Urbanization and the Disappearing Spanish Village

Urbanization and the Disappearing Spanish Village

Spain's countryside is dotted with small villages that are being sold after their owners abandoned them due to a massive demographic shift. For the government of Prime Minister Pedro Sanchez, who made the reversal of rural depopulation a key policy issue when he came to power last year, such efforts can help stem rural desertification before it tips into crisis territory. Sanchez, who faces a general election in April, will on Friday discuss with his cabinet measures to reverse the trend.


Many foreigners and enterprising Spaniards are starting to be seen as part of the solution as they buy some of the properties, taking advantage of bargain prices. Aldeas Abandonadas, an estate agency specializing in such sales, last year sold about 40 villages, with foreign buyers accounting for 90% of the transactions. The company recently got a boost after Gwyneth Paltrow flagged one of its villages on her website as a good Christmas present.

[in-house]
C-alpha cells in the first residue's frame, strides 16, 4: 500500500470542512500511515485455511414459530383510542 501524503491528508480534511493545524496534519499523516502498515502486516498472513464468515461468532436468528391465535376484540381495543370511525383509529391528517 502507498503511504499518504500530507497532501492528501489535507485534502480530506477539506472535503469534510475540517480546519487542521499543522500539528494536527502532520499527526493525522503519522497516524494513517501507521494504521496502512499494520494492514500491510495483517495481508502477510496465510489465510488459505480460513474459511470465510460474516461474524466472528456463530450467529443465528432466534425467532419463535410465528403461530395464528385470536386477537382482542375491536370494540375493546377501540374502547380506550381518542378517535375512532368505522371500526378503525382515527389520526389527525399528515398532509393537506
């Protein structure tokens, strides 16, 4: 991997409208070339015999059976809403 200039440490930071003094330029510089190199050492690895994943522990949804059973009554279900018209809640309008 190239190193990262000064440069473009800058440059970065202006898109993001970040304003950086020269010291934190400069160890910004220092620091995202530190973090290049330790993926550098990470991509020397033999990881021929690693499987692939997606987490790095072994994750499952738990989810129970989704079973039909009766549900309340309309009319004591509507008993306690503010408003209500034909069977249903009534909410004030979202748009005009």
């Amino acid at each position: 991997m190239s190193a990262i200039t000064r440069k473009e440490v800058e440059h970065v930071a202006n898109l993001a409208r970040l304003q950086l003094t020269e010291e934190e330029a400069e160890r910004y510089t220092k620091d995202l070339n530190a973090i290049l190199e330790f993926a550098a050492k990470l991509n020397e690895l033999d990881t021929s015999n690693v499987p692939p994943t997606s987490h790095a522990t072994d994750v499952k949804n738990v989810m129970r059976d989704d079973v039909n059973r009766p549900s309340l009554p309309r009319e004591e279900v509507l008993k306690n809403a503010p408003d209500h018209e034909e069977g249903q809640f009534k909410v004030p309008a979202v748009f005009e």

While urbanization is emptying rural areas across large swathes of Europe, the trend is dramatic in Spain. About 53% of Spain has a population density of fewer than 12.5 inhabitants per square mile which is among the worst rates in western Europe. 

Whether it's a desire to preserve Spain's cultural history or because technology now makes it possible to work from anywhere, people are starting to trickle back, hopefully for good. 

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